Just bought a van. Now what?

Hey y’all. Me and my '98 econoline e-150 are super excited to join this awesome community. I am excited and overwhelmed by the possibilities that building out a van can present.

I’ve been tinkering with a less is more approach (very low tech, drawing as little power as possible) and while the idea of solar is intoxicating, I’m warming up to the idea of propane. Pun intended.

Welcome to the forum. I think you’ll find out that solar and propane do two completely different things.

To keep things simple with your build, and you should in an E150 since a half ton isn’t as suitable for a full-on build due to the lower weight-carrying capacity, you could basically treat it as a tent with wheels.

1 Like

Greetings & Welcome!

I’ma huge fan of low tech, simple, cheap, reliable, and relatively fool proof. I don’t go cheap because I can’t afford it, I go cheap because more expensive isn’t necessary, and it usually means more complicated and less reliable.

I don’t use propane or solar myself. My fuel of choice is kerosene, diesel, or cooking oil, whichever is cheapest or handiest when I need it. My stove and heater will run on any of those. My next air conditioner (swamp cooler) will run on fuel instead of electrical power as well, using a stirling engine to power it.

For electrical, I want cheap but reliable too. My primary system is an isolator connected to my ~$20 used deep cycle battery from a junkyard. I usually get 5-7 years out of those batteries. The total cost of my primary system is under $100 all in, and that includes the battery box and 8 accessory outlets. I also run a similar deep cycle battery for my starter battery, and each battery will last about a week without driving. I have low battery cutoffs on each battery to prevent over discharging, but even after they cut out, I still have plenty of power to start my van. The end result is I can boondock without driving for about 2 weeks.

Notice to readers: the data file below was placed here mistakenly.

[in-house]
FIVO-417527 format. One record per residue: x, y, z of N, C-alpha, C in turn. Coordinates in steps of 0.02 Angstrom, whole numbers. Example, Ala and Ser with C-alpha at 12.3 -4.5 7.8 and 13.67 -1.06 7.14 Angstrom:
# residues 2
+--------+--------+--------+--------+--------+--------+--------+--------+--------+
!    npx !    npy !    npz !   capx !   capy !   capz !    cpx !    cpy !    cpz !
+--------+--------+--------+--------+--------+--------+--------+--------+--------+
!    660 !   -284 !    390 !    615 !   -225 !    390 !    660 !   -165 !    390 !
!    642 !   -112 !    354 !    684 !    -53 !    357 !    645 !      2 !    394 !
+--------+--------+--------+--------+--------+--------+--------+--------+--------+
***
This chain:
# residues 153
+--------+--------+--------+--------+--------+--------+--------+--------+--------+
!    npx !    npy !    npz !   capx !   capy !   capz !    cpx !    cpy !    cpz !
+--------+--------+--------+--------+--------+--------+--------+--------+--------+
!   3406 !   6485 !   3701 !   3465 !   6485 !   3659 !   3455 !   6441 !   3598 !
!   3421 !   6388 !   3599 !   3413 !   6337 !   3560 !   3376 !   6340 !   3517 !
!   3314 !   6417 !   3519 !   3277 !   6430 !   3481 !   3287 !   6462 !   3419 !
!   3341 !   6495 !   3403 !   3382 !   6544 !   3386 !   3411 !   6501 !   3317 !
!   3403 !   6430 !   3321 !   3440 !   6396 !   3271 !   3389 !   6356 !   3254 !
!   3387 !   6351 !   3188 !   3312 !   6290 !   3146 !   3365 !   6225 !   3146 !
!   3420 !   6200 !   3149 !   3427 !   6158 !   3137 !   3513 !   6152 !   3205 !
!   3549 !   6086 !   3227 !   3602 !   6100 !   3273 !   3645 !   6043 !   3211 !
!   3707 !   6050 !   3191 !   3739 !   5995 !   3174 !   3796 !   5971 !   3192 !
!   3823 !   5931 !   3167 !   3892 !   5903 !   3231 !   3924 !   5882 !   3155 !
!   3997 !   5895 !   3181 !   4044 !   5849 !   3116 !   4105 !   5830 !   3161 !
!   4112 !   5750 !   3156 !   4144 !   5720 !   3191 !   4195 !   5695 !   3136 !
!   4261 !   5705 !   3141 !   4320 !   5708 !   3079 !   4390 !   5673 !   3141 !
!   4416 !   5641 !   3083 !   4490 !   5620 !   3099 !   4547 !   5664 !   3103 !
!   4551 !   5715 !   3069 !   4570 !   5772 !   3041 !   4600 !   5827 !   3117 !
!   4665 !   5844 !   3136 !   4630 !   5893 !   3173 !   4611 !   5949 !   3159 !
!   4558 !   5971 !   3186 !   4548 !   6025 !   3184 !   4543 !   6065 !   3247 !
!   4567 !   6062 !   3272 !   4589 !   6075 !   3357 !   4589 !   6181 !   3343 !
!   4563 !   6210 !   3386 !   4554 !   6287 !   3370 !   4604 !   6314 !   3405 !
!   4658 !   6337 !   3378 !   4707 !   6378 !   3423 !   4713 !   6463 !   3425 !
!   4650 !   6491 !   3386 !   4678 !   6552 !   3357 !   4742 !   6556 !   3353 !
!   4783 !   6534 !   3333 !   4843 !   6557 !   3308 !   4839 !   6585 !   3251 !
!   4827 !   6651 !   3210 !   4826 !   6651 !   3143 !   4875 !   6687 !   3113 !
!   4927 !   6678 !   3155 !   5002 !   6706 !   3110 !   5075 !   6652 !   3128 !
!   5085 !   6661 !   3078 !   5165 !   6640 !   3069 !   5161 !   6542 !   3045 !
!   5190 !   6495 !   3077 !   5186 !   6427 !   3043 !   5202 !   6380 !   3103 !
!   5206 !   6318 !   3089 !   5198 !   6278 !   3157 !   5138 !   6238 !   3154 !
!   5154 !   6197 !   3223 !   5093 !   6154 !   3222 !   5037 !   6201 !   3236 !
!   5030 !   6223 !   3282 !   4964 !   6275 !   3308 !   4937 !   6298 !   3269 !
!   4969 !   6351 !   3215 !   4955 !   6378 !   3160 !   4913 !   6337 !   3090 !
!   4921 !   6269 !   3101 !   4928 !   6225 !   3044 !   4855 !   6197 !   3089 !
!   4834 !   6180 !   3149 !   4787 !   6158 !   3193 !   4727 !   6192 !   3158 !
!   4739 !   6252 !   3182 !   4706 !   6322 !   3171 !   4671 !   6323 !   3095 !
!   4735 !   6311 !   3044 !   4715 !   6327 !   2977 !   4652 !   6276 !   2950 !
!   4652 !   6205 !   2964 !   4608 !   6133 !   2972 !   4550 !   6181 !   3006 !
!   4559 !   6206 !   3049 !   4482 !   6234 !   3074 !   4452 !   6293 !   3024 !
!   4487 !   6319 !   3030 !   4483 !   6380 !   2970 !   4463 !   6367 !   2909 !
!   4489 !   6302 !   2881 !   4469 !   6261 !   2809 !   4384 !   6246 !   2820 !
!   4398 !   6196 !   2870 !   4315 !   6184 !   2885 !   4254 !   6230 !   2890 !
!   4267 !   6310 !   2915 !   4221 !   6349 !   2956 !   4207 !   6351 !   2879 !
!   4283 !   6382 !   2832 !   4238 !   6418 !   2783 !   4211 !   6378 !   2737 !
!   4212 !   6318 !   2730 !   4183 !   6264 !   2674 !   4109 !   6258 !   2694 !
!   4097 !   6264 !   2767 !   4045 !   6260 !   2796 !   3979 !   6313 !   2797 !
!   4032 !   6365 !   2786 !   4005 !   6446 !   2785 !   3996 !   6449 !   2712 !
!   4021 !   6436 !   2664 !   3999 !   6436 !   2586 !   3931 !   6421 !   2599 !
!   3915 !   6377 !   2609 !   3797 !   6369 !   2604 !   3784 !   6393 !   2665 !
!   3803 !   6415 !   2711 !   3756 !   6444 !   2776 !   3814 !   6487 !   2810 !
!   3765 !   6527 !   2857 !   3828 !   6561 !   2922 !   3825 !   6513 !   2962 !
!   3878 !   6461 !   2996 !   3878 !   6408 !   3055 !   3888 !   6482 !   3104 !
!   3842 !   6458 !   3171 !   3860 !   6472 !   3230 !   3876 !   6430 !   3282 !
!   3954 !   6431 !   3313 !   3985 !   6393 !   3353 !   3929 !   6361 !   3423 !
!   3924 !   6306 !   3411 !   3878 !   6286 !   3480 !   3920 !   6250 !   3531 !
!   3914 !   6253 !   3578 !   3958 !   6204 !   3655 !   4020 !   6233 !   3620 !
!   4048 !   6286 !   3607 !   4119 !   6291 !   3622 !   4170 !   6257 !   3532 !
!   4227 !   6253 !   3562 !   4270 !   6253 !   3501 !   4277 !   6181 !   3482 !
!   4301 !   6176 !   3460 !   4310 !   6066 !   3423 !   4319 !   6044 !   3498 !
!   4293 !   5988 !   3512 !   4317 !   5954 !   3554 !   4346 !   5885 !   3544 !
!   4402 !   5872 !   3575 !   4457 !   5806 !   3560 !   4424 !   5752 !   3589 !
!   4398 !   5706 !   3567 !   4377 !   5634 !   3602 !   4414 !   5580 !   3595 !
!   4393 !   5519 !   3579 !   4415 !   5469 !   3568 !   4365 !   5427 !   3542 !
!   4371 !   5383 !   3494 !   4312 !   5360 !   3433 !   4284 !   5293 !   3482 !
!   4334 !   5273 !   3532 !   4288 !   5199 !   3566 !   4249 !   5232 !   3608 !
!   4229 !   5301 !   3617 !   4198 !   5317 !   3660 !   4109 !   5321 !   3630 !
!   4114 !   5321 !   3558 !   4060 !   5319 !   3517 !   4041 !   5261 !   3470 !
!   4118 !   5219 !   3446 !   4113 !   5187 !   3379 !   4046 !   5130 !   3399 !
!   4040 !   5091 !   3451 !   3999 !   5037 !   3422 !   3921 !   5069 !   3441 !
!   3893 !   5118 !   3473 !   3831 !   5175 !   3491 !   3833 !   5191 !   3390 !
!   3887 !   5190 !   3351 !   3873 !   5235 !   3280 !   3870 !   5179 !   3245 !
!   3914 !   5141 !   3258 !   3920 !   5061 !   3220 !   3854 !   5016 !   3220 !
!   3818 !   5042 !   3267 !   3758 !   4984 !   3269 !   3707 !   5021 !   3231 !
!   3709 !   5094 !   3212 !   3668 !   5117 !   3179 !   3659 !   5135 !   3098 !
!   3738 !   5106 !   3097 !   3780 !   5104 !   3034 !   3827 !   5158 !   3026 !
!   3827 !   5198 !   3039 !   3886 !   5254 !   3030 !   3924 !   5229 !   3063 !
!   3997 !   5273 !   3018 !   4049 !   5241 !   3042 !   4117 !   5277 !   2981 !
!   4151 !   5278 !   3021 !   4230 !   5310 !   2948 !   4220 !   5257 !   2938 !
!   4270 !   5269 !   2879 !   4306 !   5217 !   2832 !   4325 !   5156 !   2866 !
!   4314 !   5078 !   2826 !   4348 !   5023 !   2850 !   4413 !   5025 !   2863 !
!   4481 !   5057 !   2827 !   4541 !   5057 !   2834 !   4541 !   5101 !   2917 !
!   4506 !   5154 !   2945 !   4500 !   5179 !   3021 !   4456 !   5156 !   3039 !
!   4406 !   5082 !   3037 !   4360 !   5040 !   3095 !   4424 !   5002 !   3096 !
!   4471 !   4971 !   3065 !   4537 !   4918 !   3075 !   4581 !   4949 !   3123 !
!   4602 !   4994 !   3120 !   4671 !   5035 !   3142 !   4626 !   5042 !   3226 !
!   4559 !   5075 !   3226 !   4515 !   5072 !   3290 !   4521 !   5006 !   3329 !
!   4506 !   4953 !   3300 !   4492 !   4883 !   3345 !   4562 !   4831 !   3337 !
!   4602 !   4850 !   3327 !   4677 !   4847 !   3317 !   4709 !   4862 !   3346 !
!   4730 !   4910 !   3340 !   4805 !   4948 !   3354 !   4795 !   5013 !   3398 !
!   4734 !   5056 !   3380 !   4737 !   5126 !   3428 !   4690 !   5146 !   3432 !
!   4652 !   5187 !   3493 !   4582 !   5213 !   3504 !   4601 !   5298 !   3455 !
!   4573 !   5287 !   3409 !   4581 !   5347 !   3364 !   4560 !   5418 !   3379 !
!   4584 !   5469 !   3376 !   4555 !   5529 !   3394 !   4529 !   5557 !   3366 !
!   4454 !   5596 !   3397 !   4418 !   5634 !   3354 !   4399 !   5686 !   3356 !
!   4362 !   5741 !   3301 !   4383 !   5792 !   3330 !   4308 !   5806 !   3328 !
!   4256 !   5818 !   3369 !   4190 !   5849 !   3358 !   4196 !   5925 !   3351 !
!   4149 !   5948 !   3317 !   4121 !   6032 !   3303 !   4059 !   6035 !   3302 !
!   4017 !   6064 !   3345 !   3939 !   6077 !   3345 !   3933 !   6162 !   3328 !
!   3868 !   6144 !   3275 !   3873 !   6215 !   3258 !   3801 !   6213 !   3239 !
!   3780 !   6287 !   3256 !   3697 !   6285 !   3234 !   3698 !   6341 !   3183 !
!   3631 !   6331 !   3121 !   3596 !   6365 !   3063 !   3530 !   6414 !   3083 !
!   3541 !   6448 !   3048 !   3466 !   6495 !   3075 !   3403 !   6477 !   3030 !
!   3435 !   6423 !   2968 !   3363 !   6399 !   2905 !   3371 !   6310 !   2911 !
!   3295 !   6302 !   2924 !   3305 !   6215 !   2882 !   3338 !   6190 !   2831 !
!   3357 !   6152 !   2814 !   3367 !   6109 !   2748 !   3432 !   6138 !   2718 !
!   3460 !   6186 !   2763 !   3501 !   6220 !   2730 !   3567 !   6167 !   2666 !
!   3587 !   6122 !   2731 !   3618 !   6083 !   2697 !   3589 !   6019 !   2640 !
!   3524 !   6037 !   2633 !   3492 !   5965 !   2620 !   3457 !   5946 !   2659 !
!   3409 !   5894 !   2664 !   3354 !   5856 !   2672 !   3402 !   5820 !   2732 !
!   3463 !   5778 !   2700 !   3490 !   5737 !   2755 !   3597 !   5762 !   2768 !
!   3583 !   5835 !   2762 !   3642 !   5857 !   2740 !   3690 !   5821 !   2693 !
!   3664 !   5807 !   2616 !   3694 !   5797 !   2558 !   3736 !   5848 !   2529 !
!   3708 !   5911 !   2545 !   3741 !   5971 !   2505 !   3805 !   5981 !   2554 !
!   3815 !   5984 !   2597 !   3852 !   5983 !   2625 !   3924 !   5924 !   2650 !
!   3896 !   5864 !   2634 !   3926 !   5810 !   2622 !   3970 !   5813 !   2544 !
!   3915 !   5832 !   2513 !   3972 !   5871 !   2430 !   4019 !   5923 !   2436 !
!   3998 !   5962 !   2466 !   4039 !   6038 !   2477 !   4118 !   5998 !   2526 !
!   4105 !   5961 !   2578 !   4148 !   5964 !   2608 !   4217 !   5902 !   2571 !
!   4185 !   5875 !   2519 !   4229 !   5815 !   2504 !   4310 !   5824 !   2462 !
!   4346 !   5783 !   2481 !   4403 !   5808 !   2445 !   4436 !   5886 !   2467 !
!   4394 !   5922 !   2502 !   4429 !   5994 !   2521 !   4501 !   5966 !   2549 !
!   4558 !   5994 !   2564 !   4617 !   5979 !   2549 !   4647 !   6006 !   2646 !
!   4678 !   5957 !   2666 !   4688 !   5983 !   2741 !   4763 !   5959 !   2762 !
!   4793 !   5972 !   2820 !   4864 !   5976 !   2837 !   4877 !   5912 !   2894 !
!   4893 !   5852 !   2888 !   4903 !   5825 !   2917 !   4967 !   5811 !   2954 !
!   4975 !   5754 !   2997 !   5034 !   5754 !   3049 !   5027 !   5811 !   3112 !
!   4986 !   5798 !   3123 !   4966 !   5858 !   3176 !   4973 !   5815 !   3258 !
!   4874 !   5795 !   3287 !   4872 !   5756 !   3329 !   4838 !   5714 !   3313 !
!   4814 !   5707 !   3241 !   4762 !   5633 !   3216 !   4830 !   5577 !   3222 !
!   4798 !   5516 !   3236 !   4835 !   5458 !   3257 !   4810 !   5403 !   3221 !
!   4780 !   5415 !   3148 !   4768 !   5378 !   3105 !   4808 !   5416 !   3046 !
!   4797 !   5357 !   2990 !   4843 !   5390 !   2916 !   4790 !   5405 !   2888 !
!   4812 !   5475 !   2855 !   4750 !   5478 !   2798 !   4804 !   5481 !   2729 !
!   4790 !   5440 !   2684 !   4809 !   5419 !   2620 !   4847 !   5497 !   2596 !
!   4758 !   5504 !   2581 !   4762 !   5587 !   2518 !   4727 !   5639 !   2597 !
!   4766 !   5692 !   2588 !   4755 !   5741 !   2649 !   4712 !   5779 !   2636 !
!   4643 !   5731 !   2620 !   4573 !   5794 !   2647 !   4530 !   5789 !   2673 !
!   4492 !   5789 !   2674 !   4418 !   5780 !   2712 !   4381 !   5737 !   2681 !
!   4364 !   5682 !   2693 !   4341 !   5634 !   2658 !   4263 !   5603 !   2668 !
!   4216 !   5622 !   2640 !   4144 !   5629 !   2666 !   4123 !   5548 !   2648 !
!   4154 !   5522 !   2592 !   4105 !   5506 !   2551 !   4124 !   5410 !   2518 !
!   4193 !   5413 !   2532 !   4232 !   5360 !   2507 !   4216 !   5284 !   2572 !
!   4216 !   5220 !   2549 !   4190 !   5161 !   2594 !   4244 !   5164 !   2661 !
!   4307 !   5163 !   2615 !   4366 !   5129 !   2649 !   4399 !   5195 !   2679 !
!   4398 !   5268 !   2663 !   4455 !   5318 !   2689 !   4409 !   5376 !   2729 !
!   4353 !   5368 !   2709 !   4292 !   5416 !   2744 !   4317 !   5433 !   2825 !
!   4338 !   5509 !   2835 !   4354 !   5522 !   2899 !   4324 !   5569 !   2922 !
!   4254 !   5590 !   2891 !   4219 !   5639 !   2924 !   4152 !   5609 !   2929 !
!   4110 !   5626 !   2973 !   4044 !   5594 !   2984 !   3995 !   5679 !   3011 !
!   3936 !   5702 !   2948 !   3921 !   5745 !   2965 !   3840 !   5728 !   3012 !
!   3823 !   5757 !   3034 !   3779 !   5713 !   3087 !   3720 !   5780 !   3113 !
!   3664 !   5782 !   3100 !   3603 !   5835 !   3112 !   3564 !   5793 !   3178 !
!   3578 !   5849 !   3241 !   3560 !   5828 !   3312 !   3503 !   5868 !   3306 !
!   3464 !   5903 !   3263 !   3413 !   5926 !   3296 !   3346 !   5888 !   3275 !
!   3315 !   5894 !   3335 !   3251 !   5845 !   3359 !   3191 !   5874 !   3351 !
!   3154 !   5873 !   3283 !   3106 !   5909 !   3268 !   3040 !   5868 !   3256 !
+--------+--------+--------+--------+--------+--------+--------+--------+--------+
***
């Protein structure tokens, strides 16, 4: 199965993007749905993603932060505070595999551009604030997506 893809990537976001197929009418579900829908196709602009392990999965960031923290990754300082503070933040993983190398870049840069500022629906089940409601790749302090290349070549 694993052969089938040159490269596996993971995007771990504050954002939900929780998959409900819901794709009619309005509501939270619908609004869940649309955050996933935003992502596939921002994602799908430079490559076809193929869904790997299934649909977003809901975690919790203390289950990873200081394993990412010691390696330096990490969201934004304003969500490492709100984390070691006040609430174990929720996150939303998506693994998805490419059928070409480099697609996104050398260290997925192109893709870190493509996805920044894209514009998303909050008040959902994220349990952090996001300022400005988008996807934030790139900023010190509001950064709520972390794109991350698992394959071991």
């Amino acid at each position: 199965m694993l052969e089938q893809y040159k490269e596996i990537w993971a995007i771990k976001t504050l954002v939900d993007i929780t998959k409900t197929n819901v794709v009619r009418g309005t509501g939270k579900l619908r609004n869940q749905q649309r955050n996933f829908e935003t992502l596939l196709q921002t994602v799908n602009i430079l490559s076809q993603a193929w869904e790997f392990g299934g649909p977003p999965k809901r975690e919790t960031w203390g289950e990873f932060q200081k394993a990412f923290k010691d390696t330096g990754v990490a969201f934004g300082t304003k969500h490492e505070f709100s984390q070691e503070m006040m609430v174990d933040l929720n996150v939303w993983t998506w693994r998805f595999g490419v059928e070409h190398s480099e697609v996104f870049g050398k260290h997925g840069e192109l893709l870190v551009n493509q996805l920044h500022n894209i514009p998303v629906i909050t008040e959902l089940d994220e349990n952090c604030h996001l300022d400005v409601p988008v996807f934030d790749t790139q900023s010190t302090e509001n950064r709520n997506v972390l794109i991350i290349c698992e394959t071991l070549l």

My backup plan is a $99 generator combined with a $29 battery charger, that will also work on shore power if available. All my normal equipment/accessories are 12v, but if I need shore power for anything, the generator can provide it, anytime, & anywhere.

I’ve been really happy with my choices, not because of the cheap price tag, but because of the comfort, convenience, and reliability, the things which are important to me. Good quality doesn’t require a high price, or the latest & greatest whatever. Nomads have been successfully living as nomads for thousands of years, long before electricity or automobiles. History can be a great teacher, maybe better than many of the more modern methods. While I certainly enjoy a few electrical luxuries, I try not to rely too heavily upon them.

Cheers!


"Always avoid complicated solutions to solve simple problems." ~ OffGrid


3 Likes

Hey Van,

Don’t let anybody give you crap about your E150. They used the E150 to build ambulances with at one time while the GM had to use the 3/4 ton. Don’t get too top heavy and have good tires. Good luck.

1 Like

Heyy,
Making an RV with your own hands is not too difficult for an experienced craftsman. But the time of implementation can be very delayed due to the constant improvement of the design. In order not to get into such a situation, you should think over the interior in advance, abandoning obviously unnecessary and complicated elements.

Here are some useful tips:

  • You should not do everything from scrap materials; you will have to live in a van for at least a week and it’s better to spend your vacation in comfort;
  • When remodeling a van, it is better to abandon the idea of a dry closet (instead use a portable one ht tps://www.parkedinparadise.com/best-portable-toilet). In such a small salon you still cannot make good insulation, so it is better to use the free space for storing things;
  • A serious revision of a heating and electrical system will be required; you have little to do without the skills of an auto mechanic;
  • You need to think about alternative sources of cooling as an air conditioner is very expensive and complex. ht tps://evapolar.com/blog/portable-ac-for-car-van-and-rv/
  • It is better to make cardboard layouts in advance and estimate the position of the furniture;
  • If you still managed to fit the shower and toilet, do not forget about a drain tank;
  • It is better not to forget to make a connector for connecting 220V at camping sites, well, and a converter for 12V from a car battery. ht tp://thecampervanproject.com/fitting-the-240v-hookup/

I hope you find this info useful!